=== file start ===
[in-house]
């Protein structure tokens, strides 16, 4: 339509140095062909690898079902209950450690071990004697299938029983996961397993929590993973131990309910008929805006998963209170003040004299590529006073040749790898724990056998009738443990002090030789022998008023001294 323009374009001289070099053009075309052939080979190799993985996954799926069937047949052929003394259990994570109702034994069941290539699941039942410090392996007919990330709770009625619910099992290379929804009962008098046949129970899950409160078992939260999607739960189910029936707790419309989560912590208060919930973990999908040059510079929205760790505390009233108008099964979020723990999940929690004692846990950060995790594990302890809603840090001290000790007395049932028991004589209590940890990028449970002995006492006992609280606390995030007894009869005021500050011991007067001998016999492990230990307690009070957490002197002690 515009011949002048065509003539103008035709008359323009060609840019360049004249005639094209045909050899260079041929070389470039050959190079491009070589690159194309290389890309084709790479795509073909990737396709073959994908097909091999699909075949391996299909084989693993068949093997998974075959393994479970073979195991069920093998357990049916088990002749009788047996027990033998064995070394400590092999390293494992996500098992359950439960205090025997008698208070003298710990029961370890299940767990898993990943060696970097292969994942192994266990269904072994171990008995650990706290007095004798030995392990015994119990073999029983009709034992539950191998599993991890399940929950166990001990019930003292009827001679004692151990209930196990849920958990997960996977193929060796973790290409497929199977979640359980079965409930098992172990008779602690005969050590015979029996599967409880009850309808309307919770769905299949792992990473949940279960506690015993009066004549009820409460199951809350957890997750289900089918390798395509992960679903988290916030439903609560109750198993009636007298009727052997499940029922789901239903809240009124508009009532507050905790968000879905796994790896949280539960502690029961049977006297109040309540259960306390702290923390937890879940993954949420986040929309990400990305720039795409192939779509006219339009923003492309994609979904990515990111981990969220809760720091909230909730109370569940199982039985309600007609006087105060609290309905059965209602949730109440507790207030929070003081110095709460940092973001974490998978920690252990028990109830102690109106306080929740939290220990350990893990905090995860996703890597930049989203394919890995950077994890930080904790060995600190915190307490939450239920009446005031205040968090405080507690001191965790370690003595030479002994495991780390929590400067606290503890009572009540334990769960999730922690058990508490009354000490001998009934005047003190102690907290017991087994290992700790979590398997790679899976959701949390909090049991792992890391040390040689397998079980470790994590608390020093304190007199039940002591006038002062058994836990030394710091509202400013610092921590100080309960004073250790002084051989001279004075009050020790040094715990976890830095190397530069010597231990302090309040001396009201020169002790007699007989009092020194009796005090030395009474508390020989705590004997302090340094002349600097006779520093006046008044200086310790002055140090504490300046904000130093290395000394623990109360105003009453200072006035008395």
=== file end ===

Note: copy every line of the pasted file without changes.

[in-house]
């Protein structure tokens, strides 16, 4: 339509140095062909690898079902209950450690071990004697299938029983996961397993929590993973131990309910008929805006998963209170003040004299590529006073040749790898724990056998009738443990002090030789022998008023001294 323009374009001289070099053009075309052939080979190799993985996954799926069937047949052929003394259990994570109702034994069941290539699941039942410090392996007919990330709770009625619910099992290379929804009962008098046949129970899950409160078992939260999607739960189910029936707790419309989560912590208060919930973990999908040059510079929205760790505390009233108008099964979020723990999940929690004692846990950060995790594990302890809603840090001290000790007395049932028991004589209590940890990028449970002995006492006992609280606390995030007894009869005021500050011991007067001998016999492990230990307690009070957490002197002690 515009011949002048065509003539103008035709008359323009060609840019360049004249005639094209045909050899260079041929070389470039050959190079491009070589690159194309290389890309084709790479795509073909990737396709073959994908097909091999699909075949391996299909084989693993068949093997998974075959393994479970073979195991069920093998357990049916088990002749009788047996027990033998064995070394400590092999390293494992996500098992359950439960205090025997008698208070003298710990029961370890299940767990898993990943060696970097292969994942192994266990269904072994171990008995650990706290007095004798030995392990015994119990073999029983009709034992539950191998599993991890399940929950166990001990019930003292009827001679004692151990209930196990849920958990997960996977193929060796973790290409497929199977979640359980079965409930098992172990008779602690005969050590015979029996599967409880009850309808309307919770769905299949792992990473949940279960506690015993009066004549009820409460199951809350957890997750289900089918390798395509992960679903988290916030439903609560109750198993009636007298009727052997499940029922789901239903809240009124508009009532507050905790968000879905796994790896949280539960502690029961049977006297109040309540259960306390702290923390937890879940993954949420986040929309990400990305720039795409192939779509006219339009923003492309994609979904990515990111981990969220809760720091909230909730109370569940199982039985309600007609006087105060609290309905059965209602949730109440507790207030929070003081110095709460940092973001974490998978920690252990028990109830102690109106306080929740939290220990350990893990905090995860996703890597930049989203394919890995950077994890930080904790060995600190915190307490939450239920009446005031205040968090405080507690001191965790370690003595030479002994495991780390929590400067606290503890009572009540334990769960999730922690058990508490009354000490001998009934005047003190102690907290017991087994290992700790979590398997790679899976959701949390909090049991792992890391040390040689397998079980470790994590608390020093304190007199039940002591006038002062058994836990030394710091509202400013610092921590100080309960004073250790002084051989001279004075009050020790040094715990976890830095190397530069010597231990302090309040001396009201020169002790007699007989009092020194009796005090030395009474508390020989705590004997302090340094002349600097006779520093006046008044200086310790002055140090504490300046904000130093290395000394623990109360105003009453200072006035008395």